This piece is part of a series collecting the experiences of researchers during the current COVID-19 pandemic.
Sam Brady is an AHRC CDP PhD student at the University of Glasgow, researching the socio-political and technical history of the sports wheelchair in collaboration with the National Paralympic Heritage Trust. He also excels at eating, worrying and obsessively tweeting @SamB24. In the following post, Sam reflects on his situation in light of lock-down
Lockdown, self-reflection and privilege By: Sam Brady
It feels very strange to think about the time before lockdown, even though it was only a few months ago. I remember the start of March as a very stressful time. I was coming up to my first APR (annual progress review) and I’d taken extra shifts in my part time job. I was planning my future trip to Glasgow, as I am a remote researcher, and had just organised a summer placement working with an archive. I was trying to make more time to socialise (I hadn’t seen many of my friends in weeks because of how busy we were) and my girlfriend and I had tickets to a few concerts. It was stressful, to be sure, but still normal for me. Since I began my time at university, I have always kept myself busy, with my studies, paid work, social events, music or shows, you name it. I was used to doing a thousand things at once and not relaxing at home. But, like for many people, the lockdown dramatically halted so much of my regular life.
I’d like to acknowledge the fortunate position I am in, due to my circumstances and in my PhD. Personally, I am young, relatively healthy and in a supportive relationship. I don’t have children or parents to care for, and no-one close to me is particularly high risk. Moreover, I began my PhD in October 2019, so whilst lockdown interrupted my summer placement and research timeline, it wasn’t a devastating blow. I wasn’t mid-field work or in the final stages of writing and, as a Sociologist, I didn’t need access to labs or physical equipment. Sure, the library was closed, but I was used to mainly using online resources before this. I was affected by lockdown, and the last few months have been hard, but I’m very fortunate to have not been as affected as others.
Researching under lockdown gave me ample space to consider the privileges associated with a funded PhD. The majority of my friends and family were furloughed from their work, and before the government announced their support for furloughed workers, a few people I knew had been made redundant. I know many have struggled with lockdown and being furloughed, so to have the normality of continuing research from home was in some ways a blessing. However, my ability to maintain focus on my work was completely destroyed, leading to many wasted hours re-reading articles or half-making notes. Thankfully, almost everyone I spoke to experienced the same thing, from undergraduates and fellow PhD students to postdocs and professors.
Yet the guilt of ‘not doing anything’ still haunts me. I’ve always struggled with this attitude towards my work (something which seems to be common in researchers) and I found that lockdown only exacerbated this feeling. Some days are just harder than others, after all, and it’s unfair to expect too much of yourself at the best of times. At the start of lockdown I saw many people say this was the time to learn a new skill or write that article and I tried to have that mentality. But it was incredibly taxing, and after a few weeks I ended up being more burnt out than before. As part of this, I also found myself questioning if my research was important. For reference, my project explores the history of sports wheelchairs and touches on the history of Paralympics, which is an under-researched topic. But it was hard not to think whether my time would be better used volunteering, for instance.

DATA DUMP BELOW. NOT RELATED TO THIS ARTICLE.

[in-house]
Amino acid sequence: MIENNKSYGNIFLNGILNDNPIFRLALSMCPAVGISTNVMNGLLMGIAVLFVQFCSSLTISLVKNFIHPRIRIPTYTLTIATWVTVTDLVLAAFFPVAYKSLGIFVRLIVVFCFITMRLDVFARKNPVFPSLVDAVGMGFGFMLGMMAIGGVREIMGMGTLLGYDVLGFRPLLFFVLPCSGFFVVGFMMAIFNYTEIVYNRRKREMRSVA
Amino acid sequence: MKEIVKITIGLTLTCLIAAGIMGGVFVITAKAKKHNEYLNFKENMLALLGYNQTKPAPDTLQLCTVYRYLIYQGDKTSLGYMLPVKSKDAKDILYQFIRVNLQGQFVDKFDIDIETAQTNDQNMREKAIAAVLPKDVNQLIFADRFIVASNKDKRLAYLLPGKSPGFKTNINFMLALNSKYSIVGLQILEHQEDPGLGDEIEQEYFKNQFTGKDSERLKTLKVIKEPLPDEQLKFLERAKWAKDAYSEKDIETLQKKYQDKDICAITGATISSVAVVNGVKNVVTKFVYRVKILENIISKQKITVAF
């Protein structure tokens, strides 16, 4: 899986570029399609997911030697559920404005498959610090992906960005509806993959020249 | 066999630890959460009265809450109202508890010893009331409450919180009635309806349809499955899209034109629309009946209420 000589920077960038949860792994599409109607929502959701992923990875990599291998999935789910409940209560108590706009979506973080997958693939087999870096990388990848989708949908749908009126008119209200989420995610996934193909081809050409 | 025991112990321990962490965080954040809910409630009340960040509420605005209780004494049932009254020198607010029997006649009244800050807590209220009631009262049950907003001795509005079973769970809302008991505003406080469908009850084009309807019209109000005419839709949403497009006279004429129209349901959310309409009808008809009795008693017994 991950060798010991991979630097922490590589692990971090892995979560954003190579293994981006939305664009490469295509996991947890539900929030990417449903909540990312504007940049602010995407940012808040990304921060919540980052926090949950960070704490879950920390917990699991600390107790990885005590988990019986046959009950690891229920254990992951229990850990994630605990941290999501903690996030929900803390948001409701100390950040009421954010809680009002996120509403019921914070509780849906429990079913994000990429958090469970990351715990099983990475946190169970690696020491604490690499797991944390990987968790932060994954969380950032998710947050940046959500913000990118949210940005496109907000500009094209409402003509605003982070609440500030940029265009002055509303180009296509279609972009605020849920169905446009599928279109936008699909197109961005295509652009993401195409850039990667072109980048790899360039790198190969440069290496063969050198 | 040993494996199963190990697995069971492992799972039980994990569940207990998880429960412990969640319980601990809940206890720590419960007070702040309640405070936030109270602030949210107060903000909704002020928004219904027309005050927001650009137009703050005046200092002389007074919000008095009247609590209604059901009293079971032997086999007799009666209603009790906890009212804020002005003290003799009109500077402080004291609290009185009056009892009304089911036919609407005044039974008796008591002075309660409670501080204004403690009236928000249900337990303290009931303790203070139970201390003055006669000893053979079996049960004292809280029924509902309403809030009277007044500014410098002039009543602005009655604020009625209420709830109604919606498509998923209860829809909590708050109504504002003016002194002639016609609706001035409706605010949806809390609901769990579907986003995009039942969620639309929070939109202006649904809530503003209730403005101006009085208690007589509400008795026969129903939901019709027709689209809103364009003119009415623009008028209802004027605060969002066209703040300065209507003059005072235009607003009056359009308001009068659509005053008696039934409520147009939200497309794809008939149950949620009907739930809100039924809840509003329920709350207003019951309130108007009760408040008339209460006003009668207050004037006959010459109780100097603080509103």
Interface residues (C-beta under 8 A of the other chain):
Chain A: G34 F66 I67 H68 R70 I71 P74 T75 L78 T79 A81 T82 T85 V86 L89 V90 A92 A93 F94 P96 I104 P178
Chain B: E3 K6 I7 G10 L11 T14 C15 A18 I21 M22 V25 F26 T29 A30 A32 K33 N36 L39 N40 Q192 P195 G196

Thankfully, I’ve managed to get closer to a state of ‘normal’ in the last week. My APR seems to have happened, I’ll be submitting my ethics forms soon and I’ve started to organise my (now remote) fieldwork. My focus has definitely improved, and I feel more confident about my work than ever before. But I know that things will continue to be difficult going forward, so I’m trying to recalibrate my thinking and introduce more changes to my work habits. For instance, knowing that other people faced the same challenges as myself helped to curtail feelings of guilt, and this also helped me to realise how I could better support my friends and colleagues. Now, I better understand the value of regular socialising for my mental health, and the importance of setting small, achievable targets during the workday.
For myself, lockdown has provided a time to reflect on my research and my work habits, alongside the privileges of my circumstances, which can only be a positive thing. I hope, however, that self-kindness becomes more normalised after lockdown, and that positive reflection can continue to improve things once it’s over.